|The great Danny Gatton and his Telecaster he made talk|
But you don't have to take my word for it. In its March, 1989 edition, Guitar Player magazine gave him that designation and featured him on its cover.
In fact, that's where I first was introduced to Gatton and his incredible playing. The issue included a sound-page record the size of a 45 single featuring Danny on guitar, accompanied by John Prevetti on bass and Dave Elliot on drums.
One listen and I was hooked. I still keep that issue and the sound page in a prominent place in my music collection.
Gatton's jaw-dropping music was a mix of jazz, rock-a-billy, country, and sock hop rock and roll.
I was able to see him live three times: once in my hometown of Bridgeton, New Jersey, once in Philadelphia, and once in Atlanta when my wife and I were living there. Before his show at the Cotton Club in Atlanta, we got a chance to talk to him and he signed the pick guard of my Telecaster. His signature is still there today, although it is a little faded from use.
His music has definitely influenced my playing. He used so many techniques I had never even considered. Things like behind the nut string bends, chicken pickin,' pedal steel licks, jazz chords, old rock-a-billy riffs, string muting, and string skipping.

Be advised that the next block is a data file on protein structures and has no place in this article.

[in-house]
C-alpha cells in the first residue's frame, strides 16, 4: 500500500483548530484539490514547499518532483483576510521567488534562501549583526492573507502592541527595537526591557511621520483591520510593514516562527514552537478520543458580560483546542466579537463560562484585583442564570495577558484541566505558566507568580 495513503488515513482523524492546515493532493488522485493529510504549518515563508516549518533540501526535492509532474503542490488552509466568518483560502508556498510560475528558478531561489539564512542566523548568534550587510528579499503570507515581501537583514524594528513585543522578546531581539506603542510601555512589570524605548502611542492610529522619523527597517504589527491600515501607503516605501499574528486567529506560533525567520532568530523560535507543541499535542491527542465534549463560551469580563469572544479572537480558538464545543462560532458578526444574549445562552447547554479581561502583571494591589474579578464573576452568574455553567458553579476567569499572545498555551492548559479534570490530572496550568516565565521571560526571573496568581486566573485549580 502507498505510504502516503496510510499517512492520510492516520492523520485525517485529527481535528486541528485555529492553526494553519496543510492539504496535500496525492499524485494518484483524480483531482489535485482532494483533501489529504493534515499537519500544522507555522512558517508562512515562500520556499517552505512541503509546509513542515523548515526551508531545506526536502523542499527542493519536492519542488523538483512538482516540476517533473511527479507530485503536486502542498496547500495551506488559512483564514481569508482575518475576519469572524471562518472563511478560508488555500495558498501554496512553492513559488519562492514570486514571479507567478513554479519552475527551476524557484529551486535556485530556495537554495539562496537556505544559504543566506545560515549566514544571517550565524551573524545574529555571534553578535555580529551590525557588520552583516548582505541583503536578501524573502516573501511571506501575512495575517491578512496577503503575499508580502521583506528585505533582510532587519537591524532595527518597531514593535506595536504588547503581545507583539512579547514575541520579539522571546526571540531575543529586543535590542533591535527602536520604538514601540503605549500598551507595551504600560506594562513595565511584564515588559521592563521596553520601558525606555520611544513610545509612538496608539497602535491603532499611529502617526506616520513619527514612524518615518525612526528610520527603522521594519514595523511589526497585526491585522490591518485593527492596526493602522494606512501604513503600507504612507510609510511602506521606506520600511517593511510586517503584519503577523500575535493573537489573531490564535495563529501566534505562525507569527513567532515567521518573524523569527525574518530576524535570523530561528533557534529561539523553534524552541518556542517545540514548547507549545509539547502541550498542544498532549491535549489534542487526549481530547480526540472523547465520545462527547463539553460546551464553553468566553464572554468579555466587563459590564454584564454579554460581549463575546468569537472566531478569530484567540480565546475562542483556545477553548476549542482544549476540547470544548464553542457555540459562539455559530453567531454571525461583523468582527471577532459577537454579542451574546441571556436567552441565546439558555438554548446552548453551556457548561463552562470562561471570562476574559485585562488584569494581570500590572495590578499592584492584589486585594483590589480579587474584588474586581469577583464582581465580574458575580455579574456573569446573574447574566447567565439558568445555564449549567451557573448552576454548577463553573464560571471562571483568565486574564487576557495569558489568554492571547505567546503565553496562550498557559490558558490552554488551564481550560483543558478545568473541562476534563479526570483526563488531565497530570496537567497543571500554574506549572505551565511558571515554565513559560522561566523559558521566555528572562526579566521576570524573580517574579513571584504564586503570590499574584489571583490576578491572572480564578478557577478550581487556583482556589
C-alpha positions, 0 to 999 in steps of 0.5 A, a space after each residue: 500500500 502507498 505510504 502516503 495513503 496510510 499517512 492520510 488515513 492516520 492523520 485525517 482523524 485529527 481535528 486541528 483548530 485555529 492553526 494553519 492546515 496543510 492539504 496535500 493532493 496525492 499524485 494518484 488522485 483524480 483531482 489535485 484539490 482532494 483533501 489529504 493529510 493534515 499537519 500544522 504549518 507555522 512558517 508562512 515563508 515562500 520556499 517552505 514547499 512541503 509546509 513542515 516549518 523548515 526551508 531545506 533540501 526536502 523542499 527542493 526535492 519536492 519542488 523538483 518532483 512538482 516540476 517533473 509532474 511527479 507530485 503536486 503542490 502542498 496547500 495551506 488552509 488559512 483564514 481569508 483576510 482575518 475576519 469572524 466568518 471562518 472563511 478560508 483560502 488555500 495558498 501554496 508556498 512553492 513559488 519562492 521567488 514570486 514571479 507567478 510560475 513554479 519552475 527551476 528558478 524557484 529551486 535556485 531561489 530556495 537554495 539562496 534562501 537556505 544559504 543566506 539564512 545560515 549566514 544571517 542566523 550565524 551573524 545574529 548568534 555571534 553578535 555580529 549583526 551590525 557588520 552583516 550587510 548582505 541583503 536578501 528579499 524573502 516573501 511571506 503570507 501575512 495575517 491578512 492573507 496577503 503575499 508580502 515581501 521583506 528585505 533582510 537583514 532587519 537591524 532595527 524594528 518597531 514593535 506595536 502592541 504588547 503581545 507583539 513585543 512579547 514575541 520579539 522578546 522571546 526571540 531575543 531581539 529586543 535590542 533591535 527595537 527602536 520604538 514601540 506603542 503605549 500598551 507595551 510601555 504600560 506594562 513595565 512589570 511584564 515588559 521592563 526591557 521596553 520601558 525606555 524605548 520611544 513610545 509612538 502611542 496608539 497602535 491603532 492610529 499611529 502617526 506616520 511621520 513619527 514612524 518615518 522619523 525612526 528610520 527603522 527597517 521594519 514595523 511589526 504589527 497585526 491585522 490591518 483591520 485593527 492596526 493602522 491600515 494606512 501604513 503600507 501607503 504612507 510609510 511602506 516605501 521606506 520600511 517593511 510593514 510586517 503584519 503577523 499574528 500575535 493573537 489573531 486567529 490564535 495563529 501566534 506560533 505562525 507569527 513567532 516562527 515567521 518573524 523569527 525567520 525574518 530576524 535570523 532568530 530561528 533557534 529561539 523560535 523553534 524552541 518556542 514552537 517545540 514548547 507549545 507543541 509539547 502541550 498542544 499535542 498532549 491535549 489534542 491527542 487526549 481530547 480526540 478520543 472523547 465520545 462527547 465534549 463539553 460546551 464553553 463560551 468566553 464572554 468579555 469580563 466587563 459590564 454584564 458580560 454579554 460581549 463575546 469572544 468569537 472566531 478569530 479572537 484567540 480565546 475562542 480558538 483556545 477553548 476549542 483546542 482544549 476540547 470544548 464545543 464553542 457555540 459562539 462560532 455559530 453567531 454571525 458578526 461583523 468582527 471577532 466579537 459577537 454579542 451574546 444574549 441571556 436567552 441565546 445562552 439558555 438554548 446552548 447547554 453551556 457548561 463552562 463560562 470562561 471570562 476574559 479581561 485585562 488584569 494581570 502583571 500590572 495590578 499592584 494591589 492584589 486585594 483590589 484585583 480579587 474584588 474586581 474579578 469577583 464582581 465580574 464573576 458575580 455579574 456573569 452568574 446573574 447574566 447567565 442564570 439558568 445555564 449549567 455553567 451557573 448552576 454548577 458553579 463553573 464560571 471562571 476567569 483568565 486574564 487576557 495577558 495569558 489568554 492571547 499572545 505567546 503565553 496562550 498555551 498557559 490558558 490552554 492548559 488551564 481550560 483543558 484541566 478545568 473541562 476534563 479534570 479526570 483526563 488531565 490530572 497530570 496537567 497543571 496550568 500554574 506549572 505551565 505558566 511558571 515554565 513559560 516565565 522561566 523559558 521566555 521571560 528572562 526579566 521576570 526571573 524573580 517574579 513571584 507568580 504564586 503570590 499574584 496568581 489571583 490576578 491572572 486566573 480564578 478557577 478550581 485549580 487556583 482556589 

So why didn't Gatton, with all his talent and innovation, ever get the acclaim and stardom he certainly deserved? He actually told people he enjoyed rebuilding old cars more than playing music. He also didn't like touring to promote his music. Basically he was just a good-ole-boy, content to play DC-area clubs and beat the hell out of his Telecaster.
I still listen to his music and watch his videos on YouTube in hopes of stealing a lick or two. But that's not easy. The guy could do it all and make it look effortless.
I absolutely hated the music that was out in the 80s, but discovering Danny Gatton brought me back to music with the same appetite as the Beatles did when they appeared on the Ed Sullivan Show in 1964.
Unfortunately for music and guitar playing, Gatton died on Oct. 4, 1994. He was 49. He died in Maryland, just miles from the DC neighborhood where he was born.
Many people call Feb. 1959, the date that Buddy Holly, Richie Valens, and J.P "The Big Bopper" Richardson died in a plane crash in Iowa, "the day the music died'. Don McLean even wrote the song "American Pie" about that tragic date.
But for me, the real day the music died will always be Oct. 4, 1994.
I feel fortunate to not only have had a chance to listen to and learn from Danny Gatton, but also to talk to him. Now when people ask "Who's that guy Danny Gatton who signed your guitar," I have a good story or two to tell them about the greatest guitarist that very few have ever even heard of.
--- by James Gilbert
A half-dozen songs you need to listen to to discover for yourself just how good Danny Gatton was ...
- Sun Medley ("Mystery Train", "My Baby Left Me", That's Alright"
- "Harlem Nocturne"
- "Canadian Sunset"
- "Funky Mama"
- Orange Blossom Medley